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Dual marker algorithm helpful in predicting ovarian cancer: study

Reuters Health • The Doctor's Channel Daily Newscast

NEW YORK (Reuters Health) – For distinguishing epithelial ovarian cancer from a benign mass, an algorithm that uses HE4 and CA125 is more sensitive and objective than the widely used Risk of Malignancy Index (RMI), a multicenter team reports.

Whereas the RMI is largely based on ultrasound findings, the model that uses HE4 and CA125 – the Risk of Ovarian Malignancy Algorithm (ROMA) –“can be used to classify both postmenopausal and premenopausal women into high- and low-risk groups,” the researchers say in a May 17th article published online in the American Journal of Obstetrics and Gynecology.

The RMI is a popular tool for differentiating malignant pelvic masses from benign ones. It produces a numeric score to stratify patients into high- and low-risk groups for epithelial ovarian cancer based on ultrasound imaging data, which are “subject to interpreter variability between users and centers,” the investigators note.

“Equally important,” they add, clinical evaluation of a pelvic mass often includes CT imaging, MRI, ultrasound or a combination of imaging modalities, “resulting in a lack of standardization across imaging methods for risk of ovarian malignancy.”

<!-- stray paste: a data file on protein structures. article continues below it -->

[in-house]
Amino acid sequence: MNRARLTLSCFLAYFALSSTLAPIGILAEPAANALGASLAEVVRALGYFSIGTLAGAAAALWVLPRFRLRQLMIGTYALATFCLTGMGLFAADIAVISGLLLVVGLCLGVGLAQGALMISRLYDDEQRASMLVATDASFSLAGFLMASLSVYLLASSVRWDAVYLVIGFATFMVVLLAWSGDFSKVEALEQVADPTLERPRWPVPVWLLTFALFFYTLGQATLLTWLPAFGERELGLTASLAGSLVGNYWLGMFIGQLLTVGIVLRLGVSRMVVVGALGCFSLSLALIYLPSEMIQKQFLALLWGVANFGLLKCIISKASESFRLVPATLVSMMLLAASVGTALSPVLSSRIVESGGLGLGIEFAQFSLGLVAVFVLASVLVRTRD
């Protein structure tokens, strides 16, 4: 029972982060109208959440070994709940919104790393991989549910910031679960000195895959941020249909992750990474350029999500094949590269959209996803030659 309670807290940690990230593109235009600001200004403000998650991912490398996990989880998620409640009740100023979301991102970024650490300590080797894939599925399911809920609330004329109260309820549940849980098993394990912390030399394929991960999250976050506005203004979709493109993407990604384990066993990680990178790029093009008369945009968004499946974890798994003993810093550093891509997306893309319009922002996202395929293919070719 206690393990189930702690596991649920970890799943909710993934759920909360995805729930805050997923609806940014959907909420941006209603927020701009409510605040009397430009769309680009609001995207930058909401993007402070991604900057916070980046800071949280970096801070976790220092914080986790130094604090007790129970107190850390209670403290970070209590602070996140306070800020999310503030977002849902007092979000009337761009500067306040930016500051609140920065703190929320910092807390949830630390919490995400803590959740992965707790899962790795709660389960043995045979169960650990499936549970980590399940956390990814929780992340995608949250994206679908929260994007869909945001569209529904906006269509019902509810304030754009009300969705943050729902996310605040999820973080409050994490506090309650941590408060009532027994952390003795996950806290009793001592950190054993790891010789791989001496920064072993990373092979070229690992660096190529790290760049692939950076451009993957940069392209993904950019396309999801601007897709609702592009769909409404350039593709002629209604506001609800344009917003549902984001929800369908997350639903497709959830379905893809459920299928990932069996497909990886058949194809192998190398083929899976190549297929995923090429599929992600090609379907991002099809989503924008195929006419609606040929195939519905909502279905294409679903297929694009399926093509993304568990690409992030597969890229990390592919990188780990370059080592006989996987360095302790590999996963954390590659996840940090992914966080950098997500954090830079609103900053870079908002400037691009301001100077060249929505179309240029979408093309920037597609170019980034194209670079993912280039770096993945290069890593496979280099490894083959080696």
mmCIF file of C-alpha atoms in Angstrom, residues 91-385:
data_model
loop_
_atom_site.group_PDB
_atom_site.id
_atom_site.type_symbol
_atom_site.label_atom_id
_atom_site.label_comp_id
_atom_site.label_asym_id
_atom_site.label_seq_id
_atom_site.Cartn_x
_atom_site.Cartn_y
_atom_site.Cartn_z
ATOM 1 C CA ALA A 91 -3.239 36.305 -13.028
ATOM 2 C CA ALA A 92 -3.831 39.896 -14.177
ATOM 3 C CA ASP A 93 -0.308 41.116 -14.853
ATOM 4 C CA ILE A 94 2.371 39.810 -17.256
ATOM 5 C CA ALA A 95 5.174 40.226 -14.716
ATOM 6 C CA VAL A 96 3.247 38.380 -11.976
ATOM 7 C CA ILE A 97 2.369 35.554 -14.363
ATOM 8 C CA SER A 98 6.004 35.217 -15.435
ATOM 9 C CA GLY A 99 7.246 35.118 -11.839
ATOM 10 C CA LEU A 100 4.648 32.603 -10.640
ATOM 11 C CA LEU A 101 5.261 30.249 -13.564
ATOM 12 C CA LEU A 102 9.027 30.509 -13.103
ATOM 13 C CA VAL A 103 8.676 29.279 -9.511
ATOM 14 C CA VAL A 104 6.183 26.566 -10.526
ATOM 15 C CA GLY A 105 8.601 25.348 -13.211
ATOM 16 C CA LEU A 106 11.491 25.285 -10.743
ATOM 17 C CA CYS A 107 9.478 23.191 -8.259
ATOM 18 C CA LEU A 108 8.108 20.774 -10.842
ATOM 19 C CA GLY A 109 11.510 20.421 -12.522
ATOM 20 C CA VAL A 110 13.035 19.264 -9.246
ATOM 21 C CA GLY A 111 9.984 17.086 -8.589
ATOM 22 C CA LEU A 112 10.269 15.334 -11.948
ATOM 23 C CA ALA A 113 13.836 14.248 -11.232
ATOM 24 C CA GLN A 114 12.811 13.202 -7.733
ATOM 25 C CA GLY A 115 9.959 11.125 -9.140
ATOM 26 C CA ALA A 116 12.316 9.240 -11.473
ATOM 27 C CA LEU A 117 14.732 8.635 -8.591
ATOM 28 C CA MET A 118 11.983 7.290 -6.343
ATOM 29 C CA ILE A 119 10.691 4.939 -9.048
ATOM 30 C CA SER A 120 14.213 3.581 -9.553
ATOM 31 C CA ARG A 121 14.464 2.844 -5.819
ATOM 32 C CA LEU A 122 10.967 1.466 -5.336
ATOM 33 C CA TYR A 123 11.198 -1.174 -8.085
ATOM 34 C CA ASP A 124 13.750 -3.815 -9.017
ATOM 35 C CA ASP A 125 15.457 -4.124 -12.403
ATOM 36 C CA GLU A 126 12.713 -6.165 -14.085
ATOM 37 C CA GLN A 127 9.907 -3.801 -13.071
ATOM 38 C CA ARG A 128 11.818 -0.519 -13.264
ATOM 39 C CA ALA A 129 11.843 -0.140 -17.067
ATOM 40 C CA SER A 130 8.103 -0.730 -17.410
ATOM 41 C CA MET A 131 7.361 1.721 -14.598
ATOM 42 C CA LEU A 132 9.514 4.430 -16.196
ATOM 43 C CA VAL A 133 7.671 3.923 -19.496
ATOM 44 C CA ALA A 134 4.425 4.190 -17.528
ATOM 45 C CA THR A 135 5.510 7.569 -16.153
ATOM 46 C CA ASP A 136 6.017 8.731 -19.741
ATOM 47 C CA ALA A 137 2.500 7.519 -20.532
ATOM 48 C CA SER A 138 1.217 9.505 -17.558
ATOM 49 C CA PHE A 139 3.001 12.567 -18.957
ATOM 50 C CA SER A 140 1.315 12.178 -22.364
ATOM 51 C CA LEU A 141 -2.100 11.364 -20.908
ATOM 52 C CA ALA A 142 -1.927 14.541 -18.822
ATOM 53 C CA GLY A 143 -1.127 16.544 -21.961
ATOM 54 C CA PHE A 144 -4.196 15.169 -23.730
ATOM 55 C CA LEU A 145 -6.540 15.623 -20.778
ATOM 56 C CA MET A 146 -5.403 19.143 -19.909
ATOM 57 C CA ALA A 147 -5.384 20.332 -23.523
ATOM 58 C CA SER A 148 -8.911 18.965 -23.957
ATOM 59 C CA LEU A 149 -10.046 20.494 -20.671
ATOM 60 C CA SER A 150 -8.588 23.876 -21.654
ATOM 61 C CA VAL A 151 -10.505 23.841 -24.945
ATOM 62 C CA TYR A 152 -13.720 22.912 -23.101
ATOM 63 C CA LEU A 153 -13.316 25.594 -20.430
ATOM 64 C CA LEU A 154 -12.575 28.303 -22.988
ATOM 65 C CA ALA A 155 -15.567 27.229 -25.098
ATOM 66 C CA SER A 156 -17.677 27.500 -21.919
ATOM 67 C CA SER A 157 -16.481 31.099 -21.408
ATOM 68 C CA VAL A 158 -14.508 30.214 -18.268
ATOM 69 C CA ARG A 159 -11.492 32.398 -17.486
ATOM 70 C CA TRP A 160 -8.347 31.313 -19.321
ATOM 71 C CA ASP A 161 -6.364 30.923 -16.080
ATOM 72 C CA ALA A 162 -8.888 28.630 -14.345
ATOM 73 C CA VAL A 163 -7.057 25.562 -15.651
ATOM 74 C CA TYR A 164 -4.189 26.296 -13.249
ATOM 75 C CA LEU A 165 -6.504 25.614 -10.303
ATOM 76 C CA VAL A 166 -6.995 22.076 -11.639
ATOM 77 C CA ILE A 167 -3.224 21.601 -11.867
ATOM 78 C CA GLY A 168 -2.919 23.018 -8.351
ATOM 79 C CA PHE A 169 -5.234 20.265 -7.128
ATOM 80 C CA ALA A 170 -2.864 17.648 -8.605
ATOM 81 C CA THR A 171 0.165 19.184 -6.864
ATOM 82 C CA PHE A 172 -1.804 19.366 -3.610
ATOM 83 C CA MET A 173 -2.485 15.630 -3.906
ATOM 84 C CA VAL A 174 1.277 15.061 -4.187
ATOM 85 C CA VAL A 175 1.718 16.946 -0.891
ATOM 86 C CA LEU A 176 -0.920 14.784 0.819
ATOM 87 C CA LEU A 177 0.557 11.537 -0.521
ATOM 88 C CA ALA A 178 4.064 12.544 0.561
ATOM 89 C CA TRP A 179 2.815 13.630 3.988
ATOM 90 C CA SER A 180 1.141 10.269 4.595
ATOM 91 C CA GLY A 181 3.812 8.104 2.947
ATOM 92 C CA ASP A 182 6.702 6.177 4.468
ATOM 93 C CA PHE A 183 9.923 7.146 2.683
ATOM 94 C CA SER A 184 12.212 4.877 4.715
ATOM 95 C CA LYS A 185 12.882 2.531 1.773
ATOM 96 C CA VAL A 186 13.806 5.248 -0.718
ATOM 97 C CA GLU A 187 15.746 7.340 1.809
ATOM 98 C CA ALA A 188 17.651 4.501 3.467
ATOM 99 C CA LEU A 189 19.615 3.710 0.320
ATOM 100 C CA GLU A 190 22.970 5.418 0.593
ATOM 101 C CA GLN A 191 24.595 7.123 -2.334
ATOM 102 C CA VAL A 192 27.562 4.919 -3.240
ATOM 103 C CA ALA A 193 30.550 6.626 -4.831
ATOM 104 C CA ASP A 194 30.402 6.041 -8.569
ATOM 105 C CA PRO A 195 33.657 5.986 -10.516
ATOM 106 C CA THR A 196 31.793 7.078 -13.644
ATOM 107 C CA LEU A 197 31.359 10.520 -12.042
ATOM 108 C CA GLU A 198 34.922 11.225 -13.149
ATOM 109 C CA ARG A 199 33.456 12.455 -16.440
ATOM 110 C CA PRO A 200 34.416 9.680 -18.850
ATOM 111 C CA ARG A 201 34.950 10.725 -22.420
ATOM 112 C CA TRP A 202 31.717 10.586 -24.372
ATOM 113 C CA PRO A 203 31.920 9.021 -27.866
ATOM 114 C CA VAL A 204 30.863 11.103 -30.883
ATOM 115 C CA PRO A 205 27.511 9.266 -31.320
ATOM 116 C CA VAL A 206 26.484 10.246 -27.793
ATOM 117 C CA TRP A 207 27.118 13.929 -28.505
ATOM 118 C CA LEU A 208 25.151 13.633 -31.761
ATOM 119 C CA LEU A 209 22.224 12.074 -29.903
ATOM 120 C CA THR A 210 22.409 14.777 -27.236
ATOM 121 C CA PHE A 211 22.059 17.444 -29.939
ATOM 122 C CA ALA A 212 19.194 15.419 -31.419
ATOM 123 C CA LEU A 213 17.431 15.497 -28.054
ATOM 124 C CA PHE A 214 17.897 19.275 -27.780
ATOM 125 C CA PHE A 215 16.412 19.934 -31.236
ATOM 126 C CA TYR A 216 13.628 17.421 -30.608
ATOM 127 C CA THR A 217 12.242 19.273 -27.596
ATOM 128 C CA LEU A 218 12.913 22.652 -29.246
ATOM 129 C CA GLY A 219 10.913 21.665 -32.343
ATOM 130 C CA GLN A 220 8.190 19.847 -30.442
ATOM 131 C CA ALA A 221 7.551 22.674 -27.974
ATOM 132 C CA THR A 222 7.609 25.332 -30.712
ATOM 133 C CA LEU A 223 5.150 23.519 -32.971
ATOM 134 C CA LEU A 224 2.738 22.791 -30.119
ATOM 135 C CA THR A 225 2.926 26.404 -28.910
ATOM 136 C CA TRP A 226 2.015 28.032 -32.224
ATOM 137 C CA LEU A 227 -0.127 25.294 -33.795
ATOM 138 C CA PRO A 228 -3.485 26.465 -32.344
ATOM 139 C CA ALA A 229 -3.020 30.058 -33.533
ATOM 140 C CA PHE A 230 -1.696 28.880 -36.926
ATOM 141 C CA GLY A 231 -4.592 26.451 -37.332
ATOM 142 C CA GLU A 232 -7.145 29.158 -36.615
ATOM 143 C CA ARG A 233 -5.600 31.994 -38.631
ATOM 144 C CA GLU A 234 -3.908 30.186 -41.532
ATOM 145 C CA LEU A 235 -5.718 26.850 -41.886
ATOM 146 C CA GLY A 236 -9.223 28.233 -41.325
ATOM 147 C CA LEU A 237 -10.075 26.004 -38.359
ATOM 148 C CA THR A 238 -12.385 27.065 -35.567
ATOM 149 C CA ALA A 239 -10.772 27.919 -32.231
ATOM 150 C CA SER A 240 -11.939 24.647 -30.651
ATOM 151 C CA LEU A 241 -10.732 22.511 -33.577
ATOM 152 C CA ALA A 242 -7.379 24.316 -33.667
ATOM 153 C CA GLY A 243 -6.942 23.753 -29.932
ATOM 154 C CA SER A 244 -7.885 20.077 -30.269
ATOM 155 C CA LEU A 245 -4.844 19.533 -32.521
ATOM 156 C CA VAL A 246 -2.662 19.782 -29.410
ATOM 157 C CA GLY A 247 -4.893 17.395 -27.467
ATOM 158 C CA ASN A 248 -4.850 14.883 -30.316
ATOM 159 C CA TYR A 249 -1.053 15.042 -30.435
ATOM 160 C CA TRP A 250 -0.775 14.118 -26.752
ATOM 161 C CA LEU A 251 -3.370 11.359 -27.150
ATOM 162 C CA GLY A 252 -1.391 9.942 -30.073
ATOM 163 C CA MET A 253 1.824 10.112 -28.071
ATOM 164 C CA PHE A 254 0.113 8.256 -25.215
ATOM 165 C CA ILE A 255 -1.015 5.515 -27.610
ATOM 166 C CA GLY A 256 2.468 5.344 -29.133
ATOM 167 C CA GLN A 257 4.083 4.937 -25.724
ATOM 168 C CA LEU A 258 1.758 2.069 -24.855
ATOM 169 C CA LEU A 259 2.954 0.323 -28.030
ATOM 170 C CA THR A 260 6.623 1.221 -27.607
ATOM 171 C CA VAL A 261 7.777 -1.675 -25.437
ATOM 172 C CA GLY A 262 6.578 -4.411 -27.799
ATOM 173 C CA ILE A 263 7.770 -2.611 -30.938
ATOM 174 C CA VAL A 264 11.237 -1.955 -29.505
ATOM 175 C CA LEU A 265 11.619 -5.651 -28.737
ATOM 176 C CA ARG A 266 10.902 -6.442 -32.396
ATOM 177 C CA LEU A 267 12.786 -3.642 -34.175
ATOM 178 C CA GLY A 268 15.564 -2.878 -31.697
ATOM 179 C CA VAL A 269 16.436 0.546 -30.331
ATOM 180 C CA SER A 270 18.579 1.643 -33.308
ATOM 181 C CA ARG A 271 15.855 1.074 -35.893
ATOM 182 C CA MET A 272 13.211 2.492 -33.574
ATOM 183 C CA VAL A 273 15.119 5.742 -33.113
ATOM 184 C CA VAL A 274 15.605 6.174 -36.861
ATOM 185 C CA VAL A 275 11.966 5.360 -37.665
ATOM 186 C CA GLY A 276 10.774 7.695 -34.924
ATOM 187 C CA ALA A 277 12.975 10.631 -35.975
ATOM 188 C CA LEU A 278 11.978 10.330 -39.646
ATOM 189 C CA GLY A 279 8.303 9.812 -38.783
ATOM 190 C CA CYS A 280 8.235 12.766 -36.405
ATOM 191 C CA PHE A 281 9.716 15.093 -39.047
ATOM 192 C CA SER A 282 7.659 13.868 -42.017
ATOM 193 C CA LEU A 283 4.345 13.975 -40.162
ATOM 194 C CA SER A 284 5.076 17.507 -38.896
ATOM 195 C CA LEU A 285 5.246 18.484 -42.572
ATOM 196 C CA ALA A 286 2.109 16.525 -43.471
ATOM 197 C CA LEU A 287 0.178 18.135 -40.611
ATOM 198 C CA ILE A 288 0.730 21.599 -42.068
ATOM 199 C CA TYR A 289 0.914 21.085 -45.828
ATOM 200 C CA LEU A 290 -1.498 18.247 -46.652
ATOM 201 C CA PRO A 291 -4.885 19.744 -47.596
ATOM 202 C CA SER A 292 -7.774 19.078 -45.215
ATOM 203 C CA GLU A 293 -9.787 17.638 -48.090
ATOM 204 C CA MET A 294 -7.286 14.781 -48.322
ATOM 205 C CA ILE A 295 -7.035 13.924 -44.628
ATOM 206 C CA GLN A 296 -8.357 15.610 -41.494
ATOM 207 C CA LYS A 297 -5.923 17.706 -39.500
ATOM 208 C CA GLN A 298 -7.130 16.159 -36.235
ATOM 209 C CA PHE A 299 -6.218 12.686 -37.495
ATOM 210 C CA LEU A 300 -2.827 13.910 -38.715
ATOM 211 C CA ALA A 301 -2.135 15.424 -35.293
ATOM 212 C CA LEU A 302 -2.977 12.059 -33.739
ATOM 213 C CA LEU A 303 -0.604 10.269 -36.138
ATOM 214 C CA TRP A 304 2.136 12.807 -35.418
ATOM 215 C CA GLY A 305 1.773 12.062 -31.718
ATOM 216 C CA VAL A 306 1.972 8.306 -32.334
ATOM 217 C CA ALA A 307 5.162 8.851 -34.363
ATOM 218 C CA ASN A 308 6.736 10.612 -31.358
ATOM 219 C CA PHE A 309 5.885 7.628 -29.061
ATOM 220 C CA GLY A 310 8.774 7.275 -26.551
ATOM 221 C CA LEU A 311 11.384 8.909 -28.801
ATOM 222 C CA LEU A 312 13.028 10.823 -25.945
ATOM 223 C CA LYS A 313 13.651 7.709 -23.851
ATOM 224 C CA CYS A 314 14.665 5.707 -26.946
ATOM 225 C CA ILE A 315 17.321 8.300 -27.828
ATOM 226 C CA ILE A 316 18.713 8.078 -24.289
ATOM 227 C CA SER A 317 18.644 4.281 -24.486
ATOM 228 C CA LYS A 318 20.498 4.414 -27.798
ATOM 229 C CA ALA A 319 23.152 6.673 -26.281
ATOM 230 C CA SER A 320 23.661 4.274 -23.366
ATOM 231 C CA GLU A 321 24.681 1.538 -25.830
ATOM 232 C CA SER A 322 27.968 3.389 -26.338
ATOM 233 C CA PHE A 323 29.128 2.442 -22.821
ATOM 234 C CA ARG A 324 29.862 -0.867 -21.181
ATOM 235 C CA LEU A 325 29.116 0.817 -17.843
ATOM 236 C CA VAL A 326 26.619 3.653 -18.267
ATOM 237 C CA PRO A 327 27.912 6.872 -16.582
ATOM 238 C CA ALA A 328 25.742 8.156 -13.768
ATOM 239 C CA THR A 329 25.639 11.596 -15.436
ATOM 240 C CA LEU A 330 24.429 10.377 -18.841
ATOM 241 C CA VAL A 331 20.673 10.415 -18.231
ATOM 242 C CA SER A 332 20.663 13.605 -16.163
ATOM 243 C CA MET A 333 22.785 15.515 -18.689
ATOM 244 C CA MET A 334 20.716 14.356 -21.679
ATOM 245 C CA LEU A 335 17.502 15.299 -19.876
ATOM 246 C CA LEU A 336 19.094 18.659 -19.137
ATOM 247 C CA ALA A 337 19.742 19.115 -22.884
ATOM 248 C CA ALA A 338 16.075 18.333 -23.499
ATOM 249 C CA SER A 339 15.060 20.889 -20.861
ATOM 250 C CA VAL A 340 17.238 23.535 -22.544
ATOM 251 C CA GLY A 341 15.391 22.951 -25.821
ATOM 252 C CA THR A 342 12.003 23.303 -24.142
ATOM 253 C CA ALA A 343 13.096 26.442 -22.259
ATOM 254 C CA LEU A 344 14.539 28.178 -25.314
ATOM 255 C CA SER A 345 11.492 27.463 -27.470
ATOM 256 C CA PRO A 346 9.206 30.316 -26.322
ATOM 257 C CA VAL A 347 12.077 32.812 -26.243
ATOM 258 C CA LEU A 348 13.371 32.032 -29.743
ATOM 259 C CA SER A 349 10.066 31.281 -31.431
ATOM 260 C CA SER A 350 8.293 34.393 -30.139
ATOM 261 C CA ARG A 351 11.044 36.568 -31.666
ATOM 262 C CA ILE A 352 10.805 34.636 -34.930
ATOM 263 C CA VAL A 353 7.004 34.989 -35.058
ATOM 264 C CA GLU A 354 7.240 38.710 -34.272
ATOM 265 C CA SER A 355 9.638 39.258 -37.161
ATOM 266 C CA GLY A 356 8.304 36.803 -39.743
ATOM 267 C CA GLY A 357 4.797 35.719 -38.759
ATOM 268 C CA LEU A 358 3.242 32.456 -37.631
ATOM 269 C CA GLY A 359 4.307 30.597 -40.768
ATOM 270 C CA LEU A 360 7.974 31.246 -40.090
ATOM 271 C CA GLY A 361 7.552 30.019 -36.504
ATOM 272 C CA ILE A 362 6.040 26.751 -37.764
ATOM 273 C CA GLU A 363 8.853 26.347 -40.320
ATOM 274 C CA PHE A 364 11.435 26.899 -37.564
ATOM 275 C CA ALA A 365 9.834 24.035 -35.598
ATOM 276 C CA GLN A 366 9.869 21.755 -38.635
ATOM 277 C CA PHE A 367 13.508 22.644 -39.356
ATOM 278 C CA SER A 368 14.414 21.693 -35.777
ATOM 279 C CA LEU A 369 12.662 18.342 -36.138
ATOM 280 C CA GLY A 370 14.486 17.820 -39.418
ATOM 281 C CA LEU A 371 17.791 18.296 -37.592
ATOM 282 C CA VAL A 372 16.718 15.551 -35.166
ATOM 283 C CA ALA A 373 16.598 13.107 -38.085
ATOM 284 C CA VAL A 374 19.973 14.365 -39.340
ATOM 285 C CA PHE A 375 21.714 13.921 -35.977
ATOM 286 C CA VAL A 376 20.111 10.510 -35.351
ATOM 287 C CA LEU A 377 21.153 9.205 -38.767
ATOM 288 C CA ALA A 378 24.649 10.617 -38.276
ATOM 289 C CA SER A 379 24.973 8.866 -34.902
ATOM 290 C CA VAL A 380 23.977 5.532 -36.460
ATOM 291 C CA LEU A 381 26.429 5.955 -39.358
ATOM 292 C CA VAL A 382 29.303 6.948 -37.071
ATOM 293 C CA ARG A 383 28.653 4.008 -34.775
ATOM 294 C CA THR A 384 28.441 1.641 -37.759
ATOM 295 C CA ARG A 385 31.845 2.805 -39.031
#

Dr. Richard G. Moore from the Program in Women’s Oncology, Women & Infants Hospital of Rhode Island in Providence and colleagues developed the ROMA as an objective risk-assessment tool for epithelial ovarian cancer. Their study population comprised 457 women (212 premenopausal, 245 postmenopausal) with evaluable imaging results from ultrasound, CT, and MRI, as well as preoperative serum HE4 and CA125 levels.

The RMI incorporated CA125, imaging, and menopausal status, whereas ROMA was based only on HE4 and CA125 and menopausal status.

The 457 women had 123 epithelial tumors (17 stage I, 17 stage II, 80 stage III, 6 stage IV, and 3 unstaged), 22 low malignant potential tumors, and 312 benign masses.

The investigators report that at a set specificity of 75%, ROMA was significantly more sensitive than RMI for distinguishing benign status from epithelial cancer (94.3% vs 84.6%; p = 0.0029). In patients with stage I and II disease, ROMA achieved a sensitivity of 85.3% compared with 64.7% for RMI (p < 0.0001). The sensitivity for stage III and IV tumors was 98.8% for the ROMA and 93.0% for the RMI (p = 0.0350). For benign cases versus all stages of low malignant potential tumors plus all stages of epithelial cancer, the ROMA had a sensitivity of 89.0% and the RMI had a sensitivity of 80.7% (p = 0.0113). "Accurate triage and referral of women with a pelvic mass to appropriate surgeons and institutions will result in improved care for all women ultimately diagnosed with an epithelial ovarian cancer,” Dr. Moore and colleagues note in their report. “As well, an effective triage tool will allow women at low risk for malignancy to stay in their community to receive treatment from their primary gynecologist or surgeon.” The ROMA could be a valuable “addition to the ACOG and SGO recommendations for referral to gynecologic oncologists, along with good clinical judgment,” Dr. Moore added in a telephone interview with Reuters Health. References:
Am J Obstet Gynecol 2010.